Our home is littered with corpses of umbrellas. Like the mice which followed the Pied Piper of Hamelin, we have them in all shapes and sizes – large, thin, fat, small, black, grey, blue. Yet, at the nth hour, when the clock is relentlessly ticking towards the ‘school bus is almost here’ zone, and my son has to be dropped to the gate in torrential rain, not one comes up to scratch. In desperate hope I open a few and try them, a daily ritual, but as expected, not one works. Finally, I settle for the least ungainly one.
What is wrong with our umbrellas, you may ask. My most coveted one, a black and sleek grandfather umbrella, has got that one flaw which no self-respecting umbrella must have – tiny holes! Agreed, the holes are very tiny, but kind of defeats the purpose, right? My second large umbrella, the grey one, is a stout fellow, and is currently the only half-decent one I have. But it is also a shabby one. The paint has peeled off the grip, and it presents a sorry sight. No sane person would like to be seen holding this one. But my ego has been relentlessly squashed these past rainy days, and I am beyond lofty feelings like pride and dignity. I carry the grey one to the gate every day, my mood mirroring its dull colour.
Now, I have this really fancy umbrella. It’s a brilliant black, Star Wars umbrella, and was my dear son’s choice. It’s shaft is a light sabre with a little button to turn the light on or off, which my son convinced me is most essential when we walk down a dark alleyway on a rainy night. Well, he’s surely watching too much Netflix. I must have been either drugged or in some stupor to have bought this one, because it cost me an arm and a leg.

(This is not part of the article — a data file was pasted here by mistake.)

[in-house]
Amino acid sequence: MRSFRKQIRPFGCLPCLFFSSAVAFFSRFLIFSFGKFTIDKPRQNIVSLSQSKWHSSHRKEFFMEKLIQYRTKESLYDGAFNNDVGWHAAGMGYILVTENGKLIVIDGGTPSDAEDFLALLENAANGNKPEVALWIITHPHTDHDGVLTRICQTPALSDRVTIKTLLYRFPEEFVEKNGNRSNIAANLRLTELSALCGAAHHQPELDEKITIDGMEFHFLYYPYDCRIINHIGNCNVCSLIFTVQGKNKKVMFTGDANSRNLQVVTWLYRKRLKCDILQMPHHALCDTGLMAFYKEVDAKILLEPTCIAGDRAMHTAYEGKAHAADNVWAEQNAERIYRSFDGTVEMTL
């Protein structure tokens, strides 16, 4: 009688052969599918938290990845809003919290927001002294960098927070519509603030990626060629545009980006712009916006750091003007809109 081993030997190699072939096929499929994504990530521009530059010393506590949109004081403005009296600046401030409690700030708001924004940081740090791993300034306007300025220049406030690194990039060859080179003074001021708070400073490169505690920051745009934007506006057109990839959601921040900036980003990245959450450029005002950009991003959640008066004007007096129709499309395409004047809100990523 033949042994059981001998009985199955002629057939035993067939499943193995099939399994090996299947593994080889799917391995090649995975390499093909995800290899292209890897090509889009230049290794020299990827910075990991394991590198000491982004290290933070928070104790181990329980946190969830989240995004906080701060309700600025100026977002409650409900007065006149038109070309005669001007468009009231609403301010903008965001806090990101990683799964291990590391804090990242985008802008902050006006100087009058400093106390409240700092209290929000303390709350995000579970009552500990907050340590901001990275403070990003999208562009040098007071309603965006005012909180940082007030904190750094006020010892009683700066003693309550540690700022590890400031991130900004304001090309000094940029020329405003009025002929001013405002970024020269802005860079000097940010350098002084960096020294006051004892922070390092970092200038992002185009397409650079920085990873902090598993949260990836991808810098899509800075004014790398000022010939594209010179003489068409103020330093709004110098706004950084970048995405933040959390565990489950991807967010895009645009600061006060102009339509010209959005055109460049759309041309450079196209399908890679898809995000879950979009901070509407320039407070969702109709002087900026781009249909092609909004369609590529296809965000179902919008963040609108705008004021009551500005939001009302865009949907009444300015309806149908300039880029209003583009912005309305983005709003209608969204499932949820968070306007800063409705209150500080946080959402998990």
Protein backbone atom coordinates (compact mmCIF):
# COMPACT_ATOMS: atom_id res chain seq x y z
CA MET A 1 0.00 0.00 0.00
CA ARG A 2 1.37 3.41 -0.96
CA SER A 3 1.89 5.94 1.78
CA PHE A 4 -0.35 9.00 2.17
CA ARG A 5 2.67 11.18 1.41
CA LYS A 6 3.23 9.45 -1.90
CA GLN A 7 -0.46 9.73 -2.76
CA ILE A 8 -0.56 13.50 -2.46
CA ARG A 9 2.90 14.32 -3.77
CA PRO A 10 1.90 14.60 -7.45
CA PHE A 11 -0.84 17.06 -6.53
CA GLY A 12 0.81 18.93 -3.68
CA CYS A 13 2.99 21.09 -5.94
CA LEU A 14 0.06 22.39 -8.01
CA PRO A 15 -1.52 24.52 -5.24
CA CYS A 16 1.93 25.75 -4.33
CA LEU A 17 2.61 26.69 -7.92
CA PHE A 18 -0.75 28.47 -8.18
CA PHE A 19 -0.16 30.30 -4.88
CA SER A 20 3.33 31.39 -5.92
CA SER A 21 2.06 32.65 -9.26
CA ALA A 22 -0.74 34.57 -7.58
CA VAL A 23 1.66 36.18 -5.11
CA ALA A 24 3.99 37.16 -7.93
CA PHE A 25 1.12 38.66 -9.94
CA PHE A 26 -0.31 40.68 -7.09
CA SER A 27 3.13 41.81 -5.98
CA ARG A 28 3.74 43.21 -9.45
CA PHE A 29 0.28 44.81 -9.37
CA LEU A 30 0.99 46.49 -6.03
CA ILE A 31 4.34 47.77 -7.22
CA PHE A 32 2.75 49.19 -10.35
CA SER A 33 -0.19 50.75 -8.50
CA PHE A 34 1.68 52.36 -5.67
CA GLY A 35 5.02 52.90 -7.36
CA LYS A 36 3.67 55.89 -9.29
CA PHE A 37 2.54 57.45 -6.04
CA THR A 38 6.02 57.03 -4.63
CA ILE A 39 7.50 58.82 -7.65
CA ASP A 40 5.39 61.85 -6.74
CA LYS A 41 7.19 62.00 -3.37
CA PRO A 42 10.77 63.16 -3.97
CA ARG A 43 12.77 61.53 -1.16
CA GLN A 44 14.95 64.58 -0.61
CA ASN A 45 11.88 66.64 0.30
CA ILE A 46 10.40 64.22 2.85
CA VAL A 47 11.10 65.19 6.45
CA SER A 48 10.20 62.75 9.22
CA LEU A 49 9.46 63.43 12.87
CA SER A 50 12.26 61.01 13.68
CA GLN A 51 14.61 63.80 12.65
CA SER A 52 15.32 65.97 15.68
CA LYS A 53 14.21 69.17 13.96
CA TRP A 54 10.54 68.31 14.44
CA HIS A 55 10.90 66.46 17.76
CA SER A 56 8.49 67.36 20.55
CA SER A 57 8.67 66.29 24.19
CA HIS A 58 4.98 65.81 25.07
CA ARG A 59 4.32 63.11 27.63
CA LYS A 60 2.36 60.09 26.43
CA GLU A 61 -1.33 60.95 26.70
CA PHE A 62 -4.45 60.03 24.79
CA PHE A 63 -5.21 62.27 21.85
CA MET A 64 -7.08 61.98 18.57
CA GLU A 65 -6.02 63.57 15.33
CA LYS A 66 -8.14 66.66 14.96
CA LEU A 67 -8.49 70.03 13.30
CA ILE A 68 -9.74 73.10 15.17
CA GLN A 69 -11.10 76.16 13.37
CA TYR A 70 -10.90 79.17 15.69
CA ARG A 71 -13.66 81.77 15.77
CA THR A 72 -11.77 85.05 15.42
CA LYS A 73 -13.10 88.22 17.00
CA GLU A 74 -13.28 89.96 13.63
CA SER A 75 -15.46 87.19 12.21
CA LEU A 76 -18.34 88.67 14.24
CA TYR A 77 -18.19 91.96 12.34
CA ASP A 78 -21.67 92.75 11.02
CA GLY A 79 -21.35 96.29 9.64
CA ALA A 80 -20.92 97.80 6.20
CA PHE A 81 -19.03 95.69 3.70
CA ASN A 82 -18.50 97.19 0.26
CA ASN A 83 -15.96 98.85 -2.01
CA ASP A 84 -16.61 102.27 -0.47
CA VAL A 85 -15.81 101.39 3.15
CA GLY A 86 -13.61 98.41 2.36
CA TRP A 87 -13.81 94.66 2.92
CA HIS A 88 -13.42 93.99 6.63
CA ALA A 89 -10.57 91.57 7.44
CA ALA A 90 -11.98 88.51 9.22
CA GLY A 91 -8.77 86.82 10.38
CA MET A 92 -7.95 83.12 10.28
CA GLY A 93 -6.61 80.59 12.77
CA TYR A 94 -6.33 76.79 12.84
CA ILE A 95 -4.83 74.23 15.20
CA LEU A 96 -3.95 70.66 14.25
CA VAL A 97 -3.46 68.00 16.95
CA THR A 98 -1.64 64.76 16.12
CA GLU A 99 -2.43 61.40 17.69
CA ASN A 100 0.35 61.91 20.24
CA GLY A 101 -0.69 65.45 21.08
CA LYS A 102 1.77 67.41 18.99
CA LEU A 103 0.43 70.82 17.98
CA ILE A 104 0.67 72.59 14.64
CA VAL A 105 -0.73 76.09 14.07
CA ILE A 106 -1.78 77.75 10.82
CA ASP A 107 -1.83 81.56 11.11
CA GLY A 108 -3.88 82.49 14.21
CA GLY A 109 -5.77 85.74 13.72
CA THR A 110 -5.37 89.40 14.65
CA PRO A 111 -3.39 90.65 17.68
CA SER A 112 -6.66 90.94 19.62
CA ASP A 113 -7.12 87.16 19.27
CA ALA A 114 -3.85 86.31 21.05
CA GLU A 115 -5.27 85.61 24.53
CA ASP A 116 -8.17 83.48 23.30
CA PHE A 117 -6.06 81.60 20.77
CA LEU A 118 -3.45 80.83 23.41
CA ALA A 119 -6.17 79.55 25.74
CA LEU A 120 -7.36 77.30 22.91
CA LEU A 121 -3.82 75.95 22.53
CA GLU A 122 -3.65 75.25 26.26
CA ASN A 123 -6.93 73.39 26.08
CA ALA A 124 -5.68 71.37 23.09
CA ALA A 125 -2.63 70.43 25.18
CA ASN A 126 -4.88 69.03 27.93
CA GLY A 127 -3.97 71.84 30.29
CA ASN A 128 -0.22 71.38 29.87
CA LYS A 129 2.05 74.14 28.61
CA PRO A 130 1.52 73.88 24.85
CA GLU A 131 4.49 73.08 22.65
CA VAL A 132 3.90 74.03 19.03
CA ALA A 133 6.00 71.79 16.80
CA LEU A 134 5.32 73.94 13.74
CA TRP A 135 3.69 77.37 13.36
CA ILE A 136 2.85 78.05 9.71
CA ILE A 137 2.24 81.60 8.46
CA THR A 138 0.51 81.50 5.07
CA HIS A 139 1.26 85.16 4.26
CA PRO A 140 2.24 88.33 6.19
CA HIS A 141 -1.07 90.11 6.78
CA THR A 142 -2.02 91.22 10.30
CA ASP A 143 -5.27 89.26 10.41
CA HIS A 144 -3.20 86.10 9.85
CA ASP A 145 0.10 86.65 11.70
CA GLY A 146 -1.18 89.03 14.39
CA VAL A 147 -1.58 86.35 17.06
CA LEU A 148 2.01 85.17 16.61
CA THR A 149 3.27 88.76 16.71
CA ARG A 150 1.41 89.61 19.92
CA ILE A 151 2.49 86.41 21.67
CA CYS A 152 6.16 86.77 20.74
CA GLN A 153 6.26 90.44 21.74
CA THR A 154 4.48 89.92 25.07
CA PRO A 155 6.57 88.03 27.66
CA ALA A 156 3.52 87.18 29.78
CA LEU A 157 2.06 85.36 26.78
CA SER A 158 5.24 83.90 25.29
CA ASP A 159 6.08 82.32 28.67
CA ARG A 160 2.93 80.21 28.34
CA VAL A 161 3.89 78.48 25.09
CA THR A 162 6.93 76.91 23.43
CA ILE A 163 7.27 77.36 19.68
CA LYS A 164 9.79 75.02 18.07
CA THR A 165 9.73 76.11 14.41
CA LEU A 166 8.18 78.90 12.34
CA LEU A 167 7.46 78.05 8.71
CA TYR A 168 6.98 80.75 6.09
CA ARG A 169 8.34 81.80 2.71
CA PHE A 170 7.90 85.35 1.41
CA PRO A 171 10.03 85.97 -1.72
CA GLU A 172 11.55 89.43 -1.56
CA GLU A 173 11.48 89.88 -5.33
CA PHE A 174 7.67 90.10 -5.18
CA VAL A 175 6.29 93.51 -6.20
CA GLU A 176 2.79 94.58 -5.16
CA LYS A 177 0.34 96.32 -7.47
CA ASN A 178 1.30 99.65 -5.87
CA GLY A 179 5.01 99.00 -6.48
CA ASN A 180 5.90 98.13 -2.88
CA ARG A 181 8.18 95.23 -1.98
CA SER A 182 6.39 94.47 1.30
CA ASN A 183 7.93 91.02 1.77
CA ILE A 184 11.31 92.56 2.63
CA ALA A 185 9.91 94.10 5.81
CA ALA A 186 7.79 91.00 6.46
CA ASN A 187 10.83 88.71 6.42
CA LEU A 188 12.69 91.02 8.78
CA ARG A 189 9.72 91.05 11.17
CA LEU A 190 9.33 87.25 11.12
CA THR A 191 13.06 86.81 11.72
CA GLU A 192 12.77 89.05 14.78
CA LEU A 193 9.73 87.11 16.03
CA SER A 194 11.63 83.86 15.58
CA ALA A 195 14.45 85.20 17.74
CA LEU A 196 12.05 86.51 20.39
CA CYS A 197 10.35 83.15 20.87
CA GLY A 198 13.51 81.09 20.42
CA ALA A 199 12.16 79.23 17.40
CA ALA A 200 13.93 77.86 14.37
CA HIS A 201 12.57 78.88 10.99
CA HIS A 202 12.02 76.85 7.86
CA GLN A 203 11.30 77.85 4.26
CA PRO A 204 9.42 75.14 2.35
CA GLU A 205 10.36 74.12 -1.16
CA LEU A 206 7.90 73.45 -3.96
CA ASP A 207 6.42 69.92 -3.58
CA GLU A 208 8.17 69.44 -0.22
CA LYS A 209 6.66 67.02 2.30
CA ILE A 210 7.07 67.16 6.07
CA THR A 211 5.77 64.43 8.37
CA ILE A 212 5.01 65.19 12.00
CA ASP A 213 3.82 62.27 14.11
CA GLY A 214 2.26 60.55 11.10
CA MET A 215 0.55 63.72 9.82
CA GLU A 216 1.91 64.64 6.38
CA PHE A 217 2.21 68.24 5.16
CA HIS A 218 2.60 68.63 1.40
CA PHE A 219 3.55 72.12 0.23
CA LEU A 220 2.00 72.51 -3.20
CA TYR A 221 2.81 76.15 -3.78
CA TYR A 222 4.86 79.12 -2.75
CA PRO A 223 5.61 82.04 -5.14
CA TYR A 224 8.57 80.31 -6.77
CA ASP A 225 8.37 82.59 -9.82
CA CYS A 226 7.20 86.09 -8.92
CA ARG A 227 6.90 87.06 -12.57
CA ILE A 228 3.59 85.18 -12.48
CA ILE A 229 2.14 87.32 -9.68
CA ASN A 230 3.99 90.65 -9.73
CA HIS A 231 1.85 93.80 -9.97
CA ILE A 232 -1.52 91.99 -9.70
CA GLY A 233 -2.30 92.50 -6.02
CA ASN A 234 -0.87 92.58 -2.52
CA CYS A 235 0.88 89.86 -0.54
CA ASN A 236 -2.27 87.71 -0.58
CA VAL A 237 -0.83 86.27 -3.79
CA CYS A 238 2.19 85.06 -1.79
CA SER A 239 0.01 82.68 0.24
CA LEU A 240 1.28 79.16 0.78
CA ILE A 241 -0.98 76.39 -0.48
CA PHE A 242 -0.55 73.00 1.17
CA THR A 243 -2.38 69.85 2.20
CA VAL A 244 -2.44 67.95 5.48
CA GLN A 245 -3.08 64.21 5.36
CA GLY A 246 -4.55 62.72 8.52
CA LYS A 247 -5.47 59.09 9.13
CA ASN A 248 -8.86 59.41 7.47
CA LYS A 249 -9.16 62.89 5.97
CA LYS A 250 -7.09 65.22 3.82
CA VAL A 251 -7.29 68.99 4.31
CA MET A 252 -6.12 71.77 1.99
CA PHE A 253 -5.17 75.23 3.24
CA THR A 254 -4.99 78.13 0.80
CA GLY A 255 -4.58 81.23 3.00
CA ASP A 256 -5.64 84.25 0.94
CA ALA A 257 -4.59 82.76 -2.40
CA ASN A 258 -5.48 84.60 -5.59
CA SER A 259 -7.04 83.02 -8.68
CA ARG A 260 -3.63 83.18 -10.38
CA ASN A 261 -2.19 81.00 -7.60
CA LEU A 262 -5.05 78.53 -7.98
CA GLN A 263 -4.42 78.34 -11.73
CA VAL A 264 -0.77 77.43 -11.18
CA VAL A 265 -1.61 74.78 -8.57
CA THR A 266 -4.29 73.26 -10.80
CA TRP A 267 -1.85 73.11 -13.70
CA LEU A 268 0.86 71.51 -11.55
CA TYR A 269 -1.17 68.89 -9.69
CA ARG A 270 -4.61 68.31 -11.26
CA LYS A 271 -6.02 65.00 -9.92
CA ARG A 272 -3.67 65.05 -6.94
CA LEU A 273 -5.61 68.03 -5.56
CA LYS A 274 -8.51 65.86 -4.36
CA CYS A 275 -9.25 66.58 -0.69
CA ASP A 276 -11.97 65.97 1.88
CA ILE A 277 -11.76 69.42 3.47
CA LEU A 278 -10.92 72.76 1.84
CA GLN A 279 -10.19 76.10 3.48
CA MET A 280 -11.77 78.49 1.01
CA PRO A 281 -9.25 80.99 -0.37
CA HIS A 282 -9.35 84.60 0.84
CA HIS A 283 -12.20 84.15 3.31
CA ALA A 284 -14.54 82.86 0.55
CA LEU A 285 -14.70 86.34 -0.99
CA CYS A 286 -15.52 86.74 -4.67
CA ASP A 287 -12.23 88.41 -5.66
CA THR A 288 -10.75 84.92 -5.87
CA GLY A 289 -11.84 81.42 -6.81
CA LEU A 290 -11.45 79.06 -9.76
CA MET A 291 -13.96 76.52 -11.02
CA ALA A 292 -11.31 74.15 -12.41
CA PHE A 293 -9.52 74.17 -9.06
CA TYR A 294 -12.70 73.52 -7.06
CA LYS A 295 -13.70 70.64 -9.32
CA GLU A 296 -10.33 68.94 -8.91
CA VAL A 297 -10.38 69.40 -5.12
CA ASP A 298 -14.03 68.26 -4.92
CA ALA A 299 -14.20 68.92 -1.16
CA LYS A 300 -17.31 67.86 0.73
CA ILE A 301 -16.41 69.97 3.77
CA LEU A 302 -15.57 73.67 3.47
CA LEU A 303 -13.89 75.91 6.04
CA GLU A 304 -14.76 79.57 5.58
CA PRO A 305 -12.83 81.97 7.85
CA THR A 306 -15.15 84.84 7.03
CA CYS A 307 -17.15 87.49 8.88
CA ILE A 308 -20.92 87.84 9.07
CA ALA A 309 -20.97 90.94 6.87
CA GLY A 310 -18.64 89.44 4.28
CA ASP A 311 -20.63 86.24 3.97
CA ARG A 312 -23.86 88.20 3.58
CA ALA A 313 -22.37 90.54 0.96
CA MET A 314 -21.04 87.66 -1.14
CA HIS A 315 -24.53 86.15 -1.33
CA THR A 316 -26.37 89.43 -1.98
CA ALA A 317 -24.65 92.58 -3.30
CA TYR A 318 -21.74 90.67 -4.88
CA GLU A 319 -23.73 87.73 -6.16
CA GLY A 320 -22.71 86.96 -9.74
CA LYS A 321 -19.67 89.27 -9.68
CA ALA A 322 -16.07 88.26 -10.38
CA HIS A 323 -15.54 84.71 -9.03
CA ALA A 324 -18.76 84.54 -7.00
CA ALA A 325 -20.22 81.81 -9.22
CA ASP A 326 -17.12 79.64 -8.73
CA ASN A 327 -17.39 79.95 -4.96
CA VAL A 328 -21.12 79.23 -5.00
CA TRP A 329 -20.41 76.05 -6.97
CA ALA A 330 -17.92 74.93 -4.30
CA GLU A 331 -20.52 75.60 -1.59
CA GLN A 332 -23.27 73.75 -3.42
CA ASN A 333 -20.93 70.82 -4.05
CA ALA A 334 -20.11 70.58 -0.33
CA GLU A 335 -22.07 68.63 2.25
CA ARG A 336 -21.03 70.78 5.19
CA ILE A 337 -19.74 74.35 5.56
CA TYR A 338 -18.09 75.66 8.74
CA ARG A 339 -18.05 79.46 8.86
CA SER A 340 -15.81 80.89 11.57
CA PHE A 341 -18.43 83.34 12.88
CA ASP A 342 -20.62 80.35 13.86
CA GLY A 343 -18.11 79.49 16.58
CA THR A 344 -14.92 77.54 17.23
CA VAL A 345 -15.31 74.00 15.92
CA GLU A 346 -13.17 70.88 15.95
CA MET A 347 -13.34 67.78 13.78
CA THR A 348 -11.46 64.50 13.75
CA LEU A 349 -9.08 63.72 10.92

I bought this from the John’s Umbrella shop at Goa airport. This is the famous John’s kuda (Malayalam for umbrella) one sees advertised heavily on Malayalam channels. We were returning from Goa on the cusp of monsoons, and this seemed like just the right thing to take back with us to Mumbai. Reluctantly eschewing the more sane options, I got persuaded to buy it. Within days, its light was flickering and fading, and one of the ribs was bent. So much for the famous brand. I have a good mind to write them a strong email about it!
My umbrella saga doesn’t end here. We have a brilliant blue umbrella, with a classy wooden handle. Now, this was bought from outside Amarson’s shop on Warden Road. This was supposed to be my personal umbrella, the one I would grow old with, sheltering me from life’s vicissitudes. Just that, within days, the shutting mechanism failed, which means, the umbrella opens with a flourish, but can’t be shut! It has spawned many jokes in the household, and I am heartily tired of it. After multiple repairs, there is tentative truce – we are able to shut it. It has now been kept in the car. In a way, it has been semi-retired.
I thought maybe the ill luck plaguing us had to do with large umbrellas. So we adopted a small umbrella, a really good, automatic one. It gave us much joy that we could save the enormous labour involved in manually opening it. My son had a field day with it. And now it lies disemboweled, all sorts of wires sticking out of it. We have decided to throw it away, with much sadness.
Are we to blame for this state of affairs? I don’t think so. I think the umbrella fairy has simply deserted my family. I know I should start afresh. Throw away the non-functional umbrellas. And look for that one umbrella which will serve us well, and long. There must be an ideal umbrella somewhere, just waiting for me to claim it. I will find it. Even if it takes me a monsoon or two…:-)